In 2008, the journal Mishkan devoted most of Issue 57 to the earlier version of Harvey's work, his Ph.D. dissertation completed at the University of Wales under the direction of Rabbi Dr. Dan Cohn-Sherbok. Excerpts by the author and review articles by others elucidated the main content, questions, and arguments of Mapping Messianic Judaism. Rather than covering the same ground, I'd like to express some additional thoughts stimulated by Harvey's book. My hope is to offer a balancing perspective on some broad, underlying issues regarding how we ought to approach Scripture and our faith.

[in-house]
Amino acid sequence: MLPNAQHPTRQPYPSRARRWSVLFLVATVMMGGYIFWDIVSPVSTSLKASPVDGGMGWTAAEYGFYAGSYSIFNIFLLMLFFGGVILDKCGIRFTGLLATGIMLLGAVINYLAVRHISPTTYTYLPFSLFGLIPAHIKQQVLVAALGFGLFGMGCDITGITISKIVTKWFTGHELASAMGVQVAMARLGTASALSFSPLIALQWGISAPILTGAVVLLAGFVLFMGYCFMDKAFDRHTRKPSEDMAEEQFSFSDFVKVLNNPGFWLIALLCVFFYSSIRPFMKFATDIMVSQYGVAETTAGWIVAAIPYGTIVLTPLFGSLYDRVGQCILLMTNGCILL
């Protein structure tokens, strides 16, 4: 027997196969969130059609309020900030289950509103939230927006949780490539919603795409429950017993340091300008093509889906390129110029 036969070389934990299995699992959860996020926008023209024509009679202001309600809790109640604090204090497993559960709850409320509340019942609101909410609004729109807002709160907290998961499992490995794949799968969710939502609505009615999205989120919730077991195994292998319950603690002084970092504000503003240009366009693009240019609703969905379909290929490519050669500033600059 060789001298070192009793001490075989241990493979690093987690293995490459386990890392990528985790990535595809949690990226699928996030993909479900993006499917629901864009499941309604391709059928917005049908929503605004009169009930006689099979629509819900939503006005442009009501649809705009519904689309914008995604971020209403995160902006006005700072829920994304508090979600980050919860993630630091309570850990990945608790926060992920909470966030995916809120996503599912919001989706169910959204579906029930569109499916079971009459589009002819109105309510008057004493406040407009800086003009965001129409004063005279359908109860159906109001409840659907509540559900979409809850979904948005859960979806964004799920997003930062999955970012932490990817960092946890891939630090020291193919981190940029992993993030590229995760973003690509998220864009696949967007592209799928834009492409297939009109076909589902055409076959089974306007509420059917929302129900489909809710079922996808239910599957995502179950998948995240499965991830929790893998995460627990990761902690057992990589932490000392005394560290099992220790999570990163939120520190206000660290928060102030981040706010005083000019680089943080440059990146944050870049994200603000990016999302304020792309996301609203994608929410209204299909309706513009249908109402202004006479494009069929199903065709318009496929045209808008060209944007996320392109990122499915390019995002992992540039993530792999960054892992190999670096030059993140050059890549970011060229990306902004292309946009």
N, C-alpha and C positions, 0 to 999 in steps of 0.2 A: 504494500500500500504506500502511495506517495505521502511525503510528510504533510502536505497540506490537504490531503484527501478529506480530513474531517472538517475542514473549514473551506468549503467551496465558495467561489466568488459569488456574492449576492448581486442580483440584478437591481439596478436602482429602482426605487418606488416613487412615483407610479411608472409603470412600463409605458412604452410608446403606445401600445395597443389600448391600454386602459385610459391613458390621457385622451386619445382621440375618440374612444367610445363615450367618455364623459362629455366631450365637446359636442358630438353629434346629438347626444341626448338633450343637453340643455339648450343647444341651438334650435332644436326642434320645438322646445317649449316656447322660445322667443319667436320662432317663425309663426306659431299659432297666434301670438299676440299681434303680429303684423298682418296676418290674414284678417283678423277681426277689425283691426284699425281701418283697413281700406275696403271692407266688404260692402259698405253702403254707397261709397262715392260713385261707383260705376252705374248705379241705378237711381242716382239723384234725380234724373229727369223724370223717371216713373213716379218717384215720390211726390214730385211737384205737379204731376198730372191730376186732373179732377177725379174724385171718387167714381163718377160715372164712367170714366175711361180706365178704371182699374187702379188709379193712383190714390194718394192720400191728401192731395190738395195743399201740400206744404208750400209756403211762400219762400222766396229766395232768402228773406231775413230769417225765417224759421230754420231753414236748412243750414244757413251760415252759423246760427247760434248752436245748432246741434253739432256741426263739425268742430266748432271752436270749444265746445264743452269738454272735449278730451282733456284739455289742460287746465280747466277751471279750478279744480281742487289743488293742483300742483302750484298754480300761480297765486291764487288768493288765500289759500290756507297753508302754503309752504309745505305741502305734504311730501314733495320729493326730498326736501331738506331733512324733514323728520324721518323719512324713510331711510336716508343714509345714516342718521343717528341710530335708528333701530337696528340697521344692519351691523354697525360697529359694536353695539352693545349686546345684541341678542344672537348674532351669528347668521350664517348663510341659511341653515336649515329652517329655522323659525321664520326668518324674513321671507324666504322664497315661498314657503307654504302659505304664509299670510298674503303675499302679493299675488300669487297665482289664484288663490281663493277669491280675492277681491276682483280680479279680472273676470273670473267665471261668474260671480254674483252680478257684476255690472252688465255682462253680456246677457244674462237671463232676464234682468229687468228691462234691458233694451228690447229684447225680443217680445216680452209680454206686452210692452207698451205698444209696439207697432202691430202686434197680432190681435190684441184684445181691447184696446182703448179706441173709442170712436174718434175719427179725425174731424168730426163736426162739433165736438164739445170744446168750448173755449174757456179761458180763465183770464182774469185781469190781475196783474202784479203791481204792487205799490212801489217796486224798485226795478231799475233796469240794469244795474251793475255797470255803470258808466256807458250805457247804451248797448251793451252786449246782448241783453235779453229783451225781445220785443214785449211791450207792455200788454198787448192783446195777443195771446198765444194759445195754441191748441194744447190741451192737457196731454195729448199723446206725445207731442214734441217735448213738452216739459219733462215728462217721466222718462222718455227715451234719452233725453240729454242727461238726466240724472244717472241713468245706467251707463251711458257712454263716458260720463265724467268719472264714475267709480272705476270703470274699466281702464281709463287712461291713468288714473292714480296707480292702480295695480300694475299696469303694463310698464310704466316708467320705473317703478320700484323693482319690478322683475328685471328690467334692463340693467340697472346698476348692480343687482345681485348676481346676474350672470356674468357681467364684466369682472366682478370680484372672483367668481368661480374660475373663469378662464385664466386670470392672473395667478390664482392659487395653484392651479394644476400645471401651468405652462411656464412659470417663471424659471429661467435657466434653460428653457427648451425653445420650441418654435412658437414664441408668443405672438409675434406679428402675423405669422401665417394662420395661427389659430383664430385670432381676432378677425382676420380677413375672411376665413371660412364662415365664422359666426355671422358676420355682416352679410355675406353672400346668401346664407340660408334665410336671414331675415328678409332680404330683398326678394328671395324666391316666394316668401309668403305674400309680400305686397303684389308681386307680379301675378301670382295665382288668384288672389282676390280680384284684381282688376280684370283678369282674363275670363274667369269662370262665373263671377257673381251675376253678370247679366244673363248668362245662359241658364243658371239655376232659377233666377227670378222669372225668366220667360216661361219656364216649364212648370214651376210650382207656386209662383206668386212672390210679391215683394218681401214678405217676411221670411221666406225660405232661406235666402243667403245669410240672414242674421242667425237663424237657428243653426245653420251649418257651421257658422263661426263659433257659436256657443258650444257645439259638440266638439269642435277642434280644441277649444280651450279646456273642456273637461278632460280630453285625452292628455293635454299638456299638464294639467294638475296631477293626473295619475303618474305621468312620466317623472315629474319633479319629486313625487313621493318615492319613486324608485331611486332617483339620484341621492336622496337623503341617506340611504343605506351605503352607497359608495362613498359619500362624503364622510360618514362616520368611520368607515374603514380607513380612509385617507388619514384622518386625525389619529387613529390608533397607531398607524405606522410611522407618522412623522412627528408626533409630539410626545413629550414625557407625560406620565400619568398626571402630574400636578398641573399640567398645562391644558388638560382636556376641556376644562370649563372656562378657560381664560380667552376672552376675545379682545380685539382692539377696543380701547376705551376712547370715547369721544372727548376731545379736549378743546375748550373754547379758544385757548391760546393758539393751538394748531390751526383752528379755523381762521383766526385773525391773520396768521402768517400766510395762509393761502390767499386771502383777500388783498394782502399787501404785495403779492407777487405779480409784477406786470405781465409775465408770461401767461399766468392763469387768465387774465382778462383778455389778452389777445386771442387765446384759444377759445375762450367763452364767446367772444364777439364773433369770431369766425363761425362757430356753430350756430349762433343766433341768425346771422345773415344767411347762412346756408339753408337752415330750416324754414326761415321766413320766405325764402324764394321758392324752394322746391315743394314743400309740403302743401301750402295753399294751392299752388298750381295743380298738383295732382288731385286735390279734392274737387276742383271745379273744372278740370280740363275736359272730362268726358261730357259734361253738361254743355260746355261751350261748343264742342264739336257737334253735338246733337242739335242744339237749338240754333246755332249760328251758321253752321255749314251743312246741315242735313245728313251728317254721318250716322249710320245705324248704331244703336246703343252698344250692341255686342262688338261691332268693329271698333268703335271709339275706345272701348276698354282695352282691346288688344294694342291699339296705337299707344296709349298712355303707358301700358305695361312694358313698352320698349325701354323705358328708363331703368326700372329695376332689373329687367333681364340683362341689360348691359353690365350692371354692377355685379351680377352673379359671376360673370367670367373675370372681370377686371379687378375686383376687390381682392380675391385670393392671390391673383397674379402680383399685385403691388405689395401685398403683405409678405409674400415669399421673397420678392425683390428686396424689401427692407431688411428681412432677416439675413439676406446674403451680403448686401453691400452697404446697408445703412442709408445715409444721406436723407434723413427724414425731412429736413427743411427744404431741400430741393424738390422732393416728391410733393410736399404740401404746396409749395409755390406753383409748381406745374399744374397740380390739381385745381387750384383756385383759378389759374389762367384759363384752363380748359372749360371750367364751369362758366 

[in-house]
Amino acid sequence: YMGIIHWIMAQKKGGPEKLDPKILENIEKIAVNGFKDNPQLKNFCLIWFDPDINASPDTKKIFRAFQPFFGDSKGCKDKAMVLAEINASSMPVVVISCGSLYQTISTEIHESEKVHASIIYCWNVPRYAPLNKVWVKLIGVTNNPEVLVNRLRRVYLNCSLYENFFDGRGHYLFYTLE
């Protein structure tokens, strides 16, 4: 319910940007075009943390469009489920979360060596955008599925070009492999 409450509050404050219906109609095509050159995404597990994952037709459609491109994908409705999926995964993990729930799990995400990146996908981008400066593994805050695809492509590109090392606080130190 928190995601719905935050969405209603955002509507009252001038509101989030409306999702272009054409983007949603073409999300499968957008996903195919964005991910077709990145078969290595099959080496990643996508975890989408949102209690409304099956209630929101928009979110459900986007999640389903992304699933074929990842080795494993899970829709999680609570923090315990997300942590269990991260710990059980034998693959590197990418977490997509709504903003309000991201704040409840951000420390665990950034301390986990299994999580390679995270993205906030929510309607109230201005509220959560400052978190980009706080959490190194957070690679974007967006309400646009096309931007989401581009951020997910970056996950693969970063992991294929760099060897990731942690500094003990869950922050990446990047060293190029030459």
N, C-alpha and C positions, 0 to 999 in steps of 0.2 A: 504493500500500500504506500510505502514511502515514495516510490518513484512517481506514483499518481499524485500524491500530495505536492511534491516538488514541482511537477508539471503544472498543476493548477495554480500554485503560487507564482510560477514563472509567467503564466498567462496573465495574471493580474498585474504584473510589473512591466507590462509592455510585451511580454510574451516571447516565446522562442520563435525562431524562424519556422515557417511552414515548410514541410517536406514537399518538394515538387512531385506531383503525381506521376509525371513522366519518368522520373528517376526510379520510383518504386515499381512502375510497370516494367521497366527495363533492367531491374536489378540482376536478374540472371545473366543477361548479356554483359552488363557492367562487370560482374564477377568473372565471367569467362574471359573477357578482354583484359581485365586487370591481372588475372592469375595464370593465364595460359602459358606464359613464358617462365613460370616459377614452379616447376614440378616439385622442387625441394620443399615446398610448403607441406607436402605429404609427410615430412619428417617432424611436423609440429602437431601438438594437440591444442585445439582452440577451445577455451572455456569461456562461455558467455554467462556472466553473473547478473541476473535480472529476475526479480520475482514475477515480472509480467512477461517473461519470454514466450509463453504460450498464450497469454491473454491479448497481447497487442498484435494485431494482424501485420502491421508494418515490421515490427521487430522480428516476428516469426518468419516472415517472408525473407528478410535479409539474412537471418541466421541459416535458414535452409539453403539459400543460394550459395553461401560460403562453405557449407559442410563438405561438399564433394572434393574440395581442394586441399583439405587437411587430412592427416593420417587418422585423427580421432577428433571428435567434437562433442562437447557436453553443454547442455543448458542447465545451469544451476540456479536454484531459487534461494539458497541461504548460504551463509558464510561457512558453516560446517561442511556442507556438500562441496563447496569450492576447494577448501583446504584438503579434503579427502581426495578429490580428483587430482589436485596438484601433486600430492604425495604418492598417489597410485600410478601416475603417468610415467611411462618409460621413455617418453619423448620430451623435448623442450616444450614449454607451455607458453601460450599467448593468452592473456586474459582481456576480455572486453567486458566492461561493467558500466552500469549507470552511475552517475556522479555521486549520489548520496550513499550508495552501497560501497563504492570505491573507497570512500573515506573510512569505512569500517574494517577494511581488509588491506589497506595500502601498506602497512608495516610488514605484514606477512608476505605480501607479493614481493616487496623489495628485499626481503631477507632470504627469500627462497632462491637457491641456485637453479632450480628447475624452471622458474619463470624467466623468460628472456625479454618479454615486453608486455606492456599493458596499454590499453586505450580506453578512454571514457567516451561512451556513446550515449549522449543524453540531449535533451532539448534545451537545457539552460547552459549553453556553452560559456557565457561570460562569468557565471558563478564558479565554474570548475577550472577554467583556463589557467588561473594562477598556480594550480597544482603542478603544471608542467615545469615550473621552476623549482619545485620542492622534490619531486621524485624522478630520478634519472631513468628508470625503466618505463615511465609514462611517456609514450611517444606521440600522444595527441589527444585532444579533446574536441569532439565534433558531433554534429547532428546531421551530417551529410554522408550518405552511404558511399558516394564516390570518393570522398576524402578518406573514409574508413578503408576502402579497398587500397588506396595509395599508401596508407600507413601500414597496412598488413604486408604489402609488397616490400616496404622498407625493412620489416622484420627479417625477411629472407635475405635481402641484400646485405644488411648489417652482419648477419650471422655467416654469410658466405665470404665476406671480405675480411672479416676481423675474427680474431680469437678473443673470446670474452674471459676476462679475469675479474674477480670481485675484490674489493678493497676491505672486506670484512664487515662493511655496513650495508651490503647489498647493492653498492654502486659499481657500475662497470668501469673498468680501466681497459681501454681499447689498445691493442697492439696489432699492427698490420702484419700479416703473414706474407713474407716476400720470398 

Mapping comes accompanied by promotional blurbs asserting its "fairness." To a significant degree, they are accurate. In the descriptive part of his book, Harvey treats each school of thought academically, even clinically, without passing judgment. His concern is to present a range of MJ perspectives, from extremely pro-Christian to enthusiastically pro-rabbinic, rather than to push one or another point of view. This apparent objectivity is commendable.
At the same time, Harvey's book is highly biased in one particular way.
[Opening lines of Ukrainian-Jewish Relations, ed. Potichnyj & Aster (1988)]